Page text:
I have a question about how IPv6 is in relation to IPv4. How can I tell, or is it even necessary, to what subnet an IPv6 address belongs to?
I know that 192.168.1.0 and 192.168.2.0 are different subnets.
I can't find in any documentation that I've read that this type of concept exists in IPv6. I've set up v6 on a couple of routers in GNS3, and I was able to ping across the link with no issues. I set up link-local addresses with autoconfigure (FE08::0001:0002:0003). I noticed that the only difference between the two routers were the ":001". It was on R1 as :001 and R2 was :002. Okay, I assume that's the subnet (because the numbers after I believed to be the host). I changed it to something totally off the wall like :CA04, and I was still able to ping from R2.
Does anyone have experience with v6 yet?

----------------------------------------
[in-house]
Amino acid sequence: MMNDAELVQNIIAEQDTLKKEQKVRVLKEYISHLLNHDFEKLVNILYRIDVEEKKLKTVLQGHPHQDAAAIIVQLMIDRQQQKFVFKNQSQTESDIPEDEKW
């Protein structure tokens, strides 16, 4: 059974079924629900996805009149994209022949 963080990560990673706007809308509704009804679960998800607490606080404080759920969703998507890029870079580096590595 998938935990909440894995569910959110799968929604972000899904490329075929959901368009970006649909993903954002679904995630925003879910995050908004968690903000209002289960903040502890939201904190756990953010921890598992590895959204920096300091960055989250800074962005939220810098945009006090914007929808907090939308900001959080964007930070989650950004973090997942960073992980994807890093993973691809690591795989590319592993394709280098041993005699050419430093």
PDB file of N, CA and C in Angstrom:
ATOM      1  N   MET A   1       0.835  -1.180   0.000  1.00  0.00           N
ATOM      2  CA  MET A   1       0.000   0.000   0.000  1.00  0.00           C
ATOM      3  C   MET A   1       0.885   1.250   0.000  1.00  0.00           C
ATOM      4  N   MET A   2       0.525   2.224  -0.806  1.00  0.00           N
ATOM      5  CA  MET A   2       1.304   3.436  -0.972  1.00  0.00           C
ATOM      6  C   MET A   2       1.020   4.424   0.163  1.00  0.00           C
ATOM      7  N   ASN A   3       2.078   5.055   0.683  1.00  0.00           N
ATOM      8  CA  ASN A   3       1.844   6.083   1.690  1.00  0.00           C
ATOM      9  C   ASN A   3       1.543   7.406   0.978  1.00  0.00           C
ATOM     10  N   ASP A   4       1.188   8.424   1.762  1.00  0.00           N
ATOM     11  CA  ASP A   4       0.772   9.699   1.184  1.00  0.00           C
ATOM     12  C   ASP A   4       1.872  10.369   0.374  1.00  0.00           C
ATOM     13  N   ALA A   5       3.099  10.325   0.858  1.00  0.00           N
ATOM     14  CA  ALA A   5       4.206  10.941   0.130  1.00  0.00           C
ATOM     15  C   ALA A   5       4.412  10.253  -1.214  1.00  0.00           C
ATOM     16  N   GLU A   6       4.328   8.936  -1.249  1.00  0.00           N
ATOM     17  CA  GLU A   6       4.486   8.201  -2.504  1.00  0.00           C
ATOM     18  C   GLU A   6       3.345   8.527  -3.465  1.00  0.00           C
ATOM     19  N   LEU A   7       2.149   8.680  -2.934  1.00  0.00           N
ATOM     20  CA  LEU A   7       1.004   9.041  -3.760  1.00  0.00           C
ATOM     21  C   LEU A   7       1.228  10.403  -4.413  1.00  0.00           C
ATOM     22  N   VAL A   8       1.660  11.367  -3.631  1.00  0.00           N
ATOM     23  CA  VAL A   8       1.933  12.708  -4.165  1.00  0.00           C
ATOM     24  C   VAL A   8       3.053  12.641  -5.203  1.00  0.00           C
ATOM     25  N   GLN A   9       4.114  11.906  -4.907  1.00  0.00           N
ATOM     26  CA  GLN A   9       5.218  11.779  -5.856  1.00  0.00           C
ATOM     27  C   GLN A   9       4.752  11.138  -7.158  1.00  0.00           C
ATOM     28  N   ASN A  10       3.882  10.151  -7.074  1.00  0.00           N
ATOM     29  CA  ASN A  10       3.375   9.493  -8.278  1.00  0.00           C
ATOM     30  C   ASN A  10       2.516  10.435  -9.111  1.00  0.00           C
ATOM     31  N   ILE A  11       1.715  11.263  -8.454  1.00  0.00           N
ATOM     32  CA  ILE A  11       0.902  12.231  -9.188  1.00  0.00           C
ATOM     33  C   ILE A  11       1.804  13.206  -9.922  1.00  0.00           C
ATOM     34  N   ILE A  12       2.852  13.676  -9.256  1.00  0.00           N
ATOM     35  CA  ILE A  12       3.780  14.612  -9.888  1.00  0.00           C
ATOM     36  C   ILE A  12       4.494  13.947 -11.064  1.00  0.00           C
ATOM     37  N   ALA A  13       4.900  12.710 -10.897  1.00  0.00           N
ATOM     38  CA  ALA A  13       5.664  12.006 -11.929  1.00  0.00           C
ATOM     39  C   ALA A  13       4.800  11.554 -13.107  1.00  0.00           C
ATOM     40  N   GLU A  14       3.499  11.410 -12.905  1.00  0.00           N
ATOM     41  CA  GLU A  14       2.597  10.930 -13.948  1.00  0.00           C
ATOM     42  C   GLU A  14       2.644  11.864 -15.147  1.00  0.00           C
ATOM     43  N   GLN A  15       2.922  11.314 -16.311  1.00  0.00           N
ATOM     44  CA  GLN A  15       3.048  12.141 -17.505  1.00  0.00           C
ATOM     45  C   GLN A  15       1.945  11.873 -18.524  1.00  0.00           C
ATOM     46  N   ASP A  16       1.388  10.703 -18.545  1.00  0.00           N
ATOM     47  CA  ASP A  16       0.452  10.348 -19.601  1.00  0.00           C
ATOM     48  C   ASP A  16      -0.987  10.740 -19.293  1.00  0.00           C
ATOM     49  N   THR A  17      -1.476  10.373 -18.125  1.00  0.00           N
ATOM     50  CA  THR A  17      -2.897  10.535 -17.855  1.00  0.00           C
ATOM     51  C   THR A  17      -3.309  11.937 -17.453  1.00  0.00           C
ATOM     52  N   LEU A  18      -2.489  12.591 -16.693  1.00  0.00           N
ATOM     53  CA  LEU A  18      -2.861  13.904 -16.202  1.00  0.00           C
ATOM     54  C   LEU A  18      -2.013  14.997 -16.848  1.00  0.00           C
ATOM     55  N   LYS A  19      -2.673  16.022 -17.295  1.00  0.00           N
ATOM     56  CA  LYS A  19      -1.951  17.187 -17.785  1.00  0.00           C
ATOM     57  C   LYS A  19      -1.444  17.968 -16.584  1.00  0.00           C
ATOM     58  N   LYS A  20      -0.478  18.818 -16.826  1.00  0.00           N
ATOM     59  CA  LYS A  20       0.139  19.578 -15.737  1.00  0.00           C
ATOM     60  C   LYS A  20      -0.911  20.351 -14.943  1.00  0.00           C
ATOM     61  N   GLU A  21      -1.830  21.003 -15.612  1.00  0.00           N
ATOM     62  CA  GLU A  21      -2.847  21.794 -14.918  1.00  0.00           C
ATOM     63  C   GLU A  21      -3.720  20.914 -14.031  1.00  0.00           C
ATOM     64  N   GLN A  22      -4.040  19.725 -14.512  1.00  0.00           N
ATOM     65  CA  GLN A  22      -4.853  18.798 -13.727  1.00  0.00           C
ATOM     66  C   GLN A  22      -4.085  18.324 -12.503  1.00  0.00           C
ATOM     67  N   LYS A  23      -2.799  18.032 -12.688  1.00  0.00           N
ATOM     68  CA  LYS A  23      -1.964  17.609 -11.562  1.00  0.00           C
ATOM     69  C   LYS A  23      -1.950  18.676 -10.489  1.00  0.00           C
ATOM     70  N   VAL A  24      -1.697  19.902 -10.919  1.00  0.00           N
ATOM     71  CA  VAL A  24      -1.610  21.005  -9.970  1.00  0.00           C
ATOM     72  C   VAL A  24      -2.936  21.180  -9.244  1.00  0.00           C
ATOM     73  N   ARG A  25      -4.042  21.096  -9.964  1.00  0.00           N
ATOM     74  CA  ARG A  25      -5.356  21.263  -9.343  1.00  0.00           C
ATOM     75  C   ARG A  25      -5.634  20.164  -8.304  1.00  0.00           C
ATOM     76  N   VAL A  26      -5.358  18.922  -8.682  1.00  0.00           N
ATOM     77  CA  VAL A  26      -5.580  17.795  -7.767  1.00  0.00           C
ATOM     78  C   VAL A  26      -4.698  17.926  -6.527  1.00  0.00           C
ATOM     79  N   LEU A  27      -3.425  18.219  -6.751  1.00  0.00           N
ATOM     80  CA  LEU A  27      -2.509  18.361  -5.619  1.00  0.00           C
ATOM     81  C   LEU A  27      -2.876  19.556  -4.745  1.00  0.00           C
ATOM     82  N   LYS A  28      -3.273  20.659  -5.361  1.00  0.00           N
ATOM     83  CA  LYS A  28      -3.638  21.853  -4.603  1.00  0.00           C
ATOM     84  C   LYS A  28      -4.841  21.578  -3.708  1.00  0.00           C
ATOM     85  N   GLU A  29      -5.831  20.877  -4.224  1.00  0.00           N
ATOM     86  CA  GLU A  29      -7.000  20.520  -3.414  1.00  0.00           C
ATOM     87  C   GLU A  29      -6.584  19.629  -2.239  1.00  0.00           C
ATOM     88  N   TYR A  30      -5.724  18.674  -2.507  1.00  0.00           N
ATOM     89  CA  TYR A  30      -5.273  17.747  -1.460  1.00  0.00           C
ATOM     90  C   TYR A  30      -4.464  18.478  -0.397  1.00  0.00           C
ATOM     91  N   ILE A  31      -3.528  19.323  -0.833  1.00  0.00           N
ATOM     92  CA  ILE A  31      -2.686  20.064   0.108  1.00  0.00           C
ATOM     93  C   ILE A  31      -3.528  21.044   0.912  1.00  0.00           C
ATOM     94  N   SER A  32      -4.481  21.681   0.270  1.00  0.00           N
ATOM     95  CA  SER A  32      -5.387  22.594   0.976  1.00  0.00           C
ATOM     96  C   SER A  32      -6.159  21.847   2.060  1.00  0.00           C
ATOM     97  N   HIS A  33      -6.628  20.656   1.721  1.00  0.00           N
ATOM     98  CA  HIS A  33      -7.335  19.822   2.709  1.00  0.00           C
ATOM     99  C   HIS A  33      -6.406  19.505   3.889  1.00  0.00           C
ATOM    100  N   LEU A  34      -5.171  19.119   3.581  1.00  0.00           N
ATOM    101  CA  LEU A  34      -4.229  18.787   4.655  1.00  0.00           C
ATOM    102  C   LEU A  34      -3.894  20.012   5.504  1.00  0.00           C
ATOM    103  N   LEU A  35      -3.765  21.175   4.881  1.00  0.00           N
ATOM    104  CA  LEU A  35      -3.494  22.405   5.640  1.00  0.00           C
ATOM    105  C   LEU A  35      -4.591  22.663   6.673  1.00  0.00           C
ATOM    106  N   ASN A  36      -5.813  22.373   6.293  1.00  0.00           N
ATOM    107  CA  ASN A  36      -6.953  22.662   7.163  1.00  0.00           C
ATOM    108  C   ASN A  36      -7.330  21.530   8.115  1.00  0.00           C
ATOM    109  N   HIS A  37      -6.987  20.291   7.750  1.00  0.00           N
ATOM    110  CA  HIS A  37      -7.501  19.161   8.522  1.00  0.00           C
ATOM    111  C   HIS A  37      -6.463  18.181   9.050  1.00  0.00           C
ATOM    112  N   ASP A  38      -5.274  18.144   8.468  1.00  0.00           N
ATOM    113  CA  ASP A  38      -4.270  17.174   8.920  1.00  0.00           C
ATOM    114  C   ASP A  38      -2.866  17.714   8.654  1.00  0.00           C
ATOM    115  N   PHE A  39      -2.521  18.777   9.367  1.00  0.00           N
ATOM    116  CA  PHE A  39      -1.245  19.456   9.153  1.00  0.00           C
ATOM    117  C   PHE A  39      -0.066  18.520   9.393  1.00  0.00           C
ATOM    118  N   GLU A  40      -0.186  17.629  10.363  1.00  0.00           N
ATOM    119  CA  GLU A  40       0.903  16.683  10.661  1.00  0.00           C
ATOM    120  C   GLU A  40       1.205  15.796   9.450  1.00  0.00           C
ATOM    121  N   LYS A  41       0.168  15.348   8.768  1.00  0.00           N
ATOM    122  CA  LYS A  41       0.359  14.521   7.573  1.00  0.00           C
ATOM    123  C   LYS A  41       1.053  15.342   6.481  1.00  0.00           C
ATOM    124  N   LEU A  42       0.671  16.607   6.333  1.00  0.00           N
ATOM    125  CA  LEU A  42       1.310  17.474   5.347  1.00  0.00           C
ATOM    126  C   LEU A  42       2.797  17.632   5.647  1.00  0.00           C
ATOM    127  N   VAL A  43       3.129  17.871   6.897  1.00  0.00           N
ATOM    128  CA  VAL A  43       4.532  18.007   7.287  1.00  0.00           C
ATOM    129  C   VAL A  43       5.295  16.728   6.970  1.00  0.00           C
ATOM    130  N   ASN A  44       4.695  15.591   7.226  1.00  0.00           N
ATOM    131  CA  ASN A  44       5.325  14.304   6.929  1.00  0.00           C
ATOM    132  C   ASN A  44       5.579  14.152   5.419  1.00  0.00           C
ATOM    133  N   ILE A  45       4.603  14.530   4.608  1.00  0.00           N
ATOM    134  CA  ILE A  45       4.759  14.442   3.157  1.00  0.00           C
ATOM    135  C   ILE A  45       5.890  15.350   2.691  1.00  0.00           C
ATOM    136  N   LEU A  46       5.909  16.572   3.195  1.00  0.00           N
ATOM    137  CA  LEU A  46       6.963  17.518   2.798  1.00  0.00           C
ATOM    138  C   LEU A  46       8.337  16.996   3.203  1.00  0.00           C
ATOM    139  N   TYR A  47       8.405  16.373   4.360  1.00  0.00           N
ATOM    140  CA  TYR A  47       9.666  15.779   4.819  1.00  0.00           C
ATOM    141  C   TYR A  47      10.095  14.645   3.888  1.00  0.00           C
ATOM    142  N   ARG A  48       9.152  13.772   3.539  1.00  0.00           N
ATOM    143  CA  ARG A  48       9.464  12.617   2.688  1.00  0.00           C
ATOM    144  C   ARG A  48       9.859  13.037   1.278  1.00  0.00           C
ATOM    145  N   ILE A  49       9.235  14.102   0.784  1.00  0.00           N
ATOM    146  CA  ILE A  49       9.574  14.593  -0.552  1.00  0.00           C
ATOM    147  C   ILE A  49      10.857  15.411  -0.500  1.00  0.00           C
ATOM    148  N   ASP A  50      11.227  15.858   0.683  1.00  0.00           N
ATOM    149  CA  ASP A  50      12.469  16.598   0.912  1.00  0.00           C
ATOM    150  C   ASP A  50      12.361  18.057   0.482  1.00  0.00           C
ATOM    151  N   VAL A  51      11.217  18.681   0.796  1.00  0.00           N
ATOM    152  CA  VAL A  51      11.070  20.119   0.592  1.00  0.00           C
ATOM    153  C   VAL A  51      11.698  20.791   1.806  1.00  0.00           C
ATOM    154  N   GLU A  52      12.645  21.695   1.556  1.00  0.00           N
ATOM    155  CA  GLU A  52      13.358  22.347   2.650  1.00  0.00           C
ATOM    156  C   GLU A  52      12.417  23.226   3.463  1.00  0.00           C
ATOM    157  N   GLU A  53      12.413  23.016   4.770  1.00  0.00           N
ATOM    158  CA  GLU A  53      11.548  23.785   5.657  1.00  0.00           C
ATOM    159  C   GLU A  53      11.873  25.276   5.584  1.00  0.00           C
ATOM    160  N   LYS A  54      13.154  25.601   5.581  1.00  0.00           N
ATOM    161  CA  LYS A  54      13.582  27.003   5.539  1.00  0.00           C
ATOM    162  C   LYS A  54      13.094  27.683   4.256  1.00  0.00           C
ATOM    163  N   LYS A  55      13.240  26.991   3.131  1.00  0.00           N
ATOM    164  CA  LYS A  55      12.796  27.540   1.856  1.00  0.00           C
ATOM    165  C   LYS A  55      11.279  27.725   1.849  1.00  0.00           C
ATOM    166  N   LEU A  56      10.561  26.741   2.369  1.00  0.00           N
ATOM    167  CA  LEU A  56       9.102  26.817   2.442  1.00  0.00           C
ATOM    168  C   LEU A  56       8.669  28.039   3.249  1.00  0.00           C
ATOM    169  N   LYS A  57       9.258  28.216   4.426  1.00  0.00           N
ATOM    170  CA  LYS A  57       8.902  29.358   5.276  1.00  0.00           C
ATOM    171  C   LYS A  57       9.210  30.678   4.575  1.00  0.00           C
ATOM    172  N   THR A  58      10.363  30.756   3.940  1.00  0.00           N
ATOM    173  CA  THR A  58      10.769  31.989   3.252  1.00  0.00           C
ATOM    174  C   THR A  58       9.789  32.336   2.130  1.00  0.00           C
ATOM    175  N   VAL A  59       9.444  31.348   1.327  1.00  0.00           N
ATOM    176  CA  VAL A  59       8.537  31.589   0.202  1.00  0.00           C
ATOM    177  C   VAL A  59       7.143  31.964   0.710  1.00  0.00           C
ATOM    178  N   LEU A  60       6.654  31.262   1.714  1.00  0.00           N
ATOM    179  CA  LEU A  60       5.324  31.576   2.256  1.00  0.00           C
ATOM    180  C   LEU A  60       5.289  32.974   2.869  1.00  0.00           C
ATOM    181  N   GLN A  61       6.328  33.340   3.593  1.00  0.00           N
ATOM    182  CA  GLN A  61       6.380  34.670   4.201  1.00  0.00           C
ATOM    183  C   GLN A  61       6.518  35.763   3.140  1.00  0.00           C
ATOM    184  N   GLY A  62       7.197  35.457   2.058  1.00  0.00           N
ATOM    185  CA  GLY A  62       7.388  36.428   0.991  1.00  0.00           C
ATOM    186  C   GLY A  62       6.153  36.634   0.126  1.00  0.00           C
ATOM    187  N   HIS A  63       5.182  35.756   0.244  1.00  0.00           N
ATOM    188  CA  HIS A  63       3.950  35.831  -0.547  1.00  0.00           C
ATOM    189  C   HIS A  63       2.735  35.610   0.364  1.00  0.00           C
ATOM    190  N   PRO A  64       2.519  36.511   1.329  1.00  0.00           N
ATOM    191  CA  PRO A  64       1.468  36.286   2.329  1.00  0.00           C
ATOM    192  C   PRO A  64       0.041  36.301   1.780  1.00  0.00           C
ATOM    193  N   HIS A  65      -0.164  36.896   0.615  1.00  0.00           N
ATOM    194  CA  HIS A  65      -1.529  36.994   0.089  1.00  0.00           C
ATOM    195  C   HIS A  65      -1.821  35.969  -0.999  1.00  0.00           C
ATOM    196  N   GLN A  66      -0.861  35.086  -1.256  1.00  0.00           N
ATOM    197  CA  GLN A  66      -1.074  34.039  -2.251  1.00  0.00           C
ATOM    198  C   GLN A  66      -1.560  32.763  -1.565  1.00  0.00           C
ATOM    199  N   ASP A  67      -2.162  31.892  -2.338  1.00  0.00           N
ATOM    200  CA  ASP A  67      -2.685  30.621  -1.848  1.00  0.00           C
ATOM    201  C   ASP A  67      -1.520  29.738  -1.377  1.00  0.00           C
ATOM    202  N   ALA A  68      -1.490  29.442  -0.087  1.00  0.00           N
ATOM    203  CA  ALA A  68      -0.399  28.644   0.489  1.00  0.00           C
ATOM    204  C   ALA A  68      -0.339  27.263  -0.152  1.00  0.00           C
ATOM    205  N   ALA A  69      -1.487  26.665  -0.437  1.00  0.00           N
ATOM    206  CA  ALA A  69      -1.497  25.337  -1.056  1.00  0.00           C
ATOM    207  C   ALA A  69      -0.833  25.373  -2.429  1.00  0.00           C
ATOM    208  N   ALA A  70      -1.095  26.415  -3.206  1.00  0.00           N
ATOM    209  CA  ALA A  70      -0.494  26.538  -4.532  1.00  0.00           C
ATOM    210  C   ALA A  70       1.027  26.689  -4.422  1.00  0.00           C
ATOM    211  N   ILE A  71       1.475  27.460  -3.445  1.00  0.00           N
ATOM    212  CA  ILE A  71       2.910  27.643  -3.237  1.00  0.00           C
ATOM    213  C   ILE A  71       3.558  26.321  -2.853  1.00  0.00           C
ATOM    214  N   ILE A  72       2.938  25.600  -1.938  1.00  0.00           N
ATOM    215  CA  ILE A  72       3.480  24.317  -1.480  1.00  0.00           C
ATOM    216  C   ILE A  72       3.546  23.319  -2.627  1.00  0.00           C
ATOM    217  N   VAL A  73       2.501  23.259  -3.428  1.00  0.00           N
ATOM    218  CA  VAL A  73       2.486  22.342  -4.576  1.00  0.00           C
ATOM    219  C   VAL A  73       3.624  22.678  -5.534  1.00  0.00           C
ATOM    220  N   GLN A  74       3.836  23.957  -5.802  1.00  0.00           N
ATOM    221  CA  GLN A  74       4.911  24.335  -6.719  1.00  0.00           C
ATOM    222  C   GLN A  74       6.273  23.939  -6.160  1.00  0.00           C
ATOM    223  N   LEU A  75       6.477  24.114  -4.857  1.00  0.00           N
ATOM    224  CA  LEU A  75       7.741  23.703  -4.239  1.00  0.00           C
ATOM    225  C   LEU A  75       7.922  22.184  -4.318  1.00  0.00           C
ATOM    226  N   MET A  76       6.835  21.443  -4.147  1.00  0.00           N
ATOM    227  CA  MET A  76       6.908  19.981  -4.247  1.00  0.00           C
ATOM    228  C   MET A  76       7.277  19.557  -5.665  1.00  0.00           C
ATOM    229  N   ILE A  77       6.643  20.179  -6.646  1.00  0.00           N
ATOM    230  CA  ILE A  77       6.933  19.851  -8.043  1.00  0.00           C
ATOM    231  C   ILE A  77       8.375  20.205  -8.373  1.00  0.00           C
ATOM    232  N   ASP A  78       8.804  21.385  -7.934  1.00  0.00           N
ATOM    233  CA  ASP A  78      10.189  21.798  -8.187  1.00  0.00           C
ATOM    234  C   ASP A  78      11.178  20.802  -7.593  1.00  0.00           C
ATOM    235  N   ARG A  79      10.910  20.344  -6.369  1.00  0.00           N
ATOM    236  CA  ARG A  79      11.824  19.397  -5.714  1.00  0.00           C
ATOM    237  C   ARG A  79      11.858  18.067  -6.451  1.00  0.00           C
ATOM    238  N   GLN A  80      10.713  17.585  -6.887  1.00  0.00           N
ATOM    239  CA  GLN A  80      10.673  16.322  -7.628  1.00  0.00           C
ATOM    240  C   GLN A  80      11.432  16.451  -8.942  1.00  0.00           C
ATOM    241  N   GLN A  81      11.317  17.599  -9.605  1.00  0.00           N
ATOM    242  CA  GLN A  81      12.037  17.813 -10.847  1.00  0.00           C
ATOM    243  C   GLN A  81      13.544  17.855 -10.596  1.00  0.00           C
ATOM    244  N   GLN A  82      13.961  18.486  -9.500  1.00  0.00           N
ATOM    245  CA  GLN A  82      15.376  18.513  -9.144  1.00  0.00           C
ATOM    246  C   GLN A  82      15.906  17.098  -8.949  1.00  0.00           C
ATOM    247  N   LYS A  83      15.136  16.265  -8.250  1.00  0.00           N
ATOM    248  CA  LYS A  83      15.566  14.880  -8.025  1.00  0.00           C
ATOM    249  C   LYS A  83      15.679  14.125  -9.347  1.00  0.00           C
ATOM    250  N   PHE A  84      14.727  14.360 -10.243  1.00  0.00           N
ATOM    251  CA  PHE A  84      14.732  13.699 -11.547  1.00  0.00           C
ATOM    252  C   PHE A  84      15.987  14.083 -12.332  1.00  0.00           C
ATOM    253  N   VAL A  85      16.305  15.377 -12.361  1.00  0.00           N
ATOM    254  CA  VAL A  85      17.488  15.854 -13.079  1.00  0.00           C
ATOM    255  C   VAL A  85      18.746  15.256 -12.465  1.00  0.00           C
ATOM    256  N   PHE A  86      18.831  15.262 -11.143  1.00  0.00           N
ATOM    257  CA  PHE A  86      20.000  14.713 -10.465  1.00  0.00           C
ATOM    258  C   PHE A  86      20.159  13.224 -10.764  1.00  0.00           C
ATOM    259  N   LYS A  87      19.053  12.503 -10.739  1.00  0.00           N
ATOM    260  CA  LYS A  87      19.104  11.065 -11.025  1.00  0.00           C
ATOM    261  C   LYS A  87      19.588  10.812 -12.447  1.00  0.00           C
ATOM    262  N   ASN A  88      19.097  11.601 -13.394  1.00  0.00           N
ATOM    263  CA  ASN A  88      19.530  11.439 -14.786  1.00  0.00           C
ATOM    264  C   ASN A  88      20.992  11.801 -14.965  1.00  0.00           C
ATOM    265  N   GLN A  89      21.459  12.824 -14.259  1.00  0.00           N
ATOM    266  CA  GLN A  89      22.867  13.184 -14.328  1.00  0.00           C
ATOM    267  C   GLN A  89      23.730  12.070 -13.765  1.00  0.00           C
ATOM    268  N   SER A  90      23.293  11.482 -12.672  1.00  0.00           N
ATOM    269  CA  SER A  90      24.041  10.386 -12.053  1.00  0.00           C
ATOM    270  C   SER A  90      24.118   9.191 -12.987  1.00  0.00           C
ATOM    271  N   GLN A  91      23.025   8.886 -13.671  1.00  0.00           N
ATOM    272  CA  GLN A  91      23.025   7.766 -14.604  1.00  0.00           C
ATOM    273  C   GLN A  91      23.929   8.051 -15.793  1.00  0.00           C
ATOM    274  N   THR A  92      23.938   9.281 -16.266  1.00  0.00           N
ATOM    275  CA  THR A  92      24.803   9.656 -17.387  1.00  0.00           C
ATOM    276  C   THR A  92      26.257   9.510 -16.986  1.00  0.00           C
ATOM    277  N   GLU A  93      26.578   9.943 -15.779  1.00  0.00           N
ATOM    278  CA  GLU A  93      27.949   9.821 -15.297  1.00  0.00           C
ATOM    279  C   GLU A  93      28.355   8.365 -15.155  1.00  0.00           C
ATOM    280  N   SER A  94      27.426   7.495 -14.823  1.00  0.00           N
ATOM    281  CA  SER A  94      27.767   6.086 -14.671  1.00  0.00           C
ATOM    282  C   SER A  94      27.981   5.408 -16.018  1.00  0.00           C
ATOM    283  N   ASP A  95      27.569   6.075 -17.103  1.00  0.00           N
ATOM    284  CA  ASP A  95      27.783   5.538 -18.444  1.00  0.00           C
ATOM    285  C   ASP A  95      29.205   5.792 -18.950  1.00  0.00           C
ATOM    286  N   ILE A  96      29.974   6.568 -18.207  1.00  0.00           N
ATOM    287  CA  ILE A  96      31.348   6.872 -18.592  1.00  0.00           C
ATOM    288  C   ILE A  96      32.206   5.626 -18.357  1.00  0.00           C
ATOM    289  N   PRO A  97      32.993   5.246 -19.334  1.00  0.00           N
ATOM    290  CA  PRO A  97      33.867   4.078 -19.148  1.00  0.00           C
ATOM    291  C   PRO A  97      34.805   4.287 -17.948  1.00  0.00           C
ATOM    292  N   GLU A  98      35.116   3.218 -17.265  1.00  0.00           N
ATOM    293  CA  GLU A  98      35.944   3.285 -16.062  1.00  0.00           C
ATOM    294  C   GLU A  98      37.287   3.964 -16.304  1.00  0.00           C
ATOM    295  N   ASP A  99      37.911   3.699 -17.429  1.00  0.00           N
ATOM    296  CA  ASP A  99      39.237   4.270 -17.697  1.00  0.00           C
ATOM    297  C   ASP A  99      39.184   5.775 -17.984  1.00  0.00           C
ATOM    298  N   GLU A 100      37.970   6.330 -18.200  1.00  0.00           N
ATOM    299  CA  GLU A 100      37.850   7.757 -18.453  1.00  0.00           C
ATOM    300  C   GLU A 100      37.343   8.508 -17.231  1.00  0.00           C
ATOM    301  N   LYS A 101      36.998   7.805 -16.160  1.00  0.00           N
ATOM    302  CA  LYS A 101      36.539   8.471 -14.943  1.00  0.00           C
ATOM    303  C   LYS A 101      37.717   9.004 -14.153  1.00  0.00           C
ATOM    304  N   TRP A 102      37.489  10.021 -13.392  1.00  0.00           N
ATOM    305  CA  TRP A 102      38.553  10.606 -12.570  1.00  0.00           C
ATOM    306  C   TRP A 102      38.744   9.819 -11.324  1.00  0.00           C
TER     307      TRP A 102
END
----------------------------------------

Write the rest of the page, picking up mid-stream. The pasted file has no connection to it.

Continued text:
ipv6 link local are addresses that conform to EUI-64.
the subnet is FE80:0000:0000:0000/64
what ever you see is in the host portion so it can be different I guess you have it on serial interfaces.
If you enable ipv6 on a LAN interface you see FE80::/64 + a modified version of the lan MAC address (indeed called EUI-64).
for this reason link local are not routable by definition: it is always the same subnet everywhere but it is very useful for a lot of tasks: neighbor discovery, routing protocols adjacencies and so on.
So you can still ping because you have only changed the host portion of the link local address.
Hope to help